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Rye Park wind farm approved with 17 fewer turbines  

Credit:  Georgina Connery | The Sydney Morning Herald | May 25 2017 | www.smh.com.au ~~

NSW planning authorities have approved the Rye Park wind farm project near Boorowa, but with 17 fewer turbines to appease concerned community members.

The commission cut the number of proposed turbines from 109 to 92, despite the NSW Department of Planning and Environment recommending in March the project’s scope be reduced to 84 wind turbines.

The major renewables project has divided the community for several years and faced significant community opposition as the wind farm developers wrestled to get the project off the ground.

The wind farm was initially planned to erect 126 turbines, which was scaled down by the developer in 2016 to 109 turbines as part of resubmitted proposal.

A NSW Department of Planning and Environment report stated the elevated position of the turbines along nearby ridge lines, and the extensive horizontal views of turbines from the village, would result in an unacceptable visual impact on the village.

It received 240 submissions on the project, many objecting on visual and environmental grounds, and recommended the removal of 25 turbines to achieve a “balance between maximising the use of the site’s wind resources and minimising the potential impacts on the local community and environment”.

The tense community debate about the scale of the wind farm project included a public meeting on March 30 where 43 speakers presented their views to the commission.

The commission’s assessment disagreed with the department.

It noted the diversity of community opinion over the project’s impacts.

It didn’t fully support the department’s recommendation to remove all 16 turbines from the north-west precinct and determined that just half of that, eight turbines, be cut.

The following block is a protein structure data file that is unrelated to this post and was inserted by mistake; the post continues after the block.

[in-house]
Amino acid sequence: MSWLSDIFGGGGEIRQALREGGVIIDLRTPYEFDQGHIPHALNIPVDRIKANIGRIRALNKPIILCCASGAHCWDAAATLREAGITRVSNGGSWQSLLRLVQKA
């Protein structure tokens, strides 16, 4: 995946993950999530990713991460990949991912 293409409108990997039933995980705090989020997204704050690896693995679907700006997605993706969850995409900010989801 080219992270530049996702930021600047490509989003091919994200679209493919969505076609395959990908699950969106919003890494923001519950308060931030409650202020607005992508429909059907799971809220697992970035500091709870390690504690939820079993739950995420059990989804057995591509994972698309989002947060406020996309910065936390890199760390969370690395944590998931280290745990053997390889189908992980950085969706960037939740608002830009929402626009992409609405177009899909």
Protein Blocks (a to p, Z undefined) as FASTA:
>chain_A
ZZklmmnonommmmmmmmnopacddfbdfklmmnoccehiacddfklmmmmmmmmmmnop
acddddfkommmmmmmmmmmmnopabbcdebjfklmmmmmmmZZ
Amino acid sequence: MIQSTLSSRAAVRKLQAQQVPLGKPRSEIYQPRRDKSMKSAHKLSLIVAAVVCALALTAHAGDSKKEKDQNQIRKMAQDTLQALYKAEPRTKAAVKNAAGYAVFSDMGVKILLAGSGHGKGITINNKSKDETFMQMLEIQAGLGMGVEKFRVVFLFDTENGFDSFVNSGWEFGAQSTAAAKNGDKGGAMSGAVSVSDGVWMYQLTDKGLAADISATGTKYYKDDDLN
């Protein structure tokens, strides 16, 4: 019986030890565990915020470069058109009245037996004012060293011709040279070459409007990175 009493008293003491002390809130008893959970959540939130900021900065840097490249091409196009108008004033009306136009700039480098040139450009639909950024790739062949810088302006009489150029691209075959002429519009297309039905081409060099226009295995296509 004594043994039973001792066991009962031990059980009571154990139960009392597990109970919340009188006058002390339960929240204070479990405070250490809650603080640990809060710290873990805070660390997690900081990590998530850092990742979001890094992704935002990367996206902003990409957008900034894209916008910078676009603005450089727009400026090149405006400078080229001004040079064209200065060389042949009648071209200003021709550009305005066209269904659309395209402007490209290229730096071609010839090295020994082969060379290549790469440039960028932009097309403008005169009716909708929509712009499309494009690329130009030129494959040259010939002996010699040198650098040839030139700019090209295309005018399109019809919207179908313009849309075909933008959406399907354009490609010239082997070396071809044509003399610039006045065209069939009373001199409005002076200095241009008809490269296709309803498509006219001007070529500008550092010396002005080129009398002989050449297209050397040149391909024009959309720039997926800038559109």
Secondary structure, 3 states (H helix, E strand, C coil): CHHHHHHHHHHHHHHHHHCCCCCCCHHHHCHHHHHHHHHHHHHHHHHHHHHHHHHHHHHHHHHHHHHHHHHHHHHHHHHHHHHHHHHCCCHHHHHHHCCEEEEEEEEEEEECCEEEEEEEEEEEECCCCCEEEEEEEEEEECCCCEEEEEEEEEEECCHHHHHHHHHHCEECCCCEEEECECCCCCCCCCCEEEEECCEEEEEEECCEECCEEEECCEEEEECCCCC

Residents, many of whom are due to host turbines on their land, said narrowing the scope would reduce the project’s viability and financial returns fed back the community of Rye Park.

Seventeen fewer turbines will mean a reduction of $42,500 a year from the Community Enhancement Fund, reducing the total contribution to the fund from $272,500, as originally proposed by developers, to $230,000.

“The commission notes the subjectivity of visual assessments and has recommended the removal of eight wind turbines that would have moderate-high visual impacts on residences and the public domain of Rye Park village and nearby residences,” the determination read.

The commission stated the project was “in the public interest” and would deliver benefits to the locality including employment and capital investment and contribution to renewable energy.

Source:  Georgina Connery | The Sydney Morning Herald | May 25 2017 | www.smh.com.au

This article is the work of the source indicated. Any opinions expressed in it are not necessarily those of National Wind Watch.

The copyright of this article resides with the author or publisher indicated. As part of its noncommercial effort to present the environmental, social, scientific, and economic issues of large-scale wind power development to a global audience seeking such information, National Wind Watch endeavors to observe “fair use” as provided for in section 107 of U.S. Copyright Law and similar “fair dealing” provisions of the copyright laws of other nations. Send requests to excerpt, general inquiries, and comments via e-mail.

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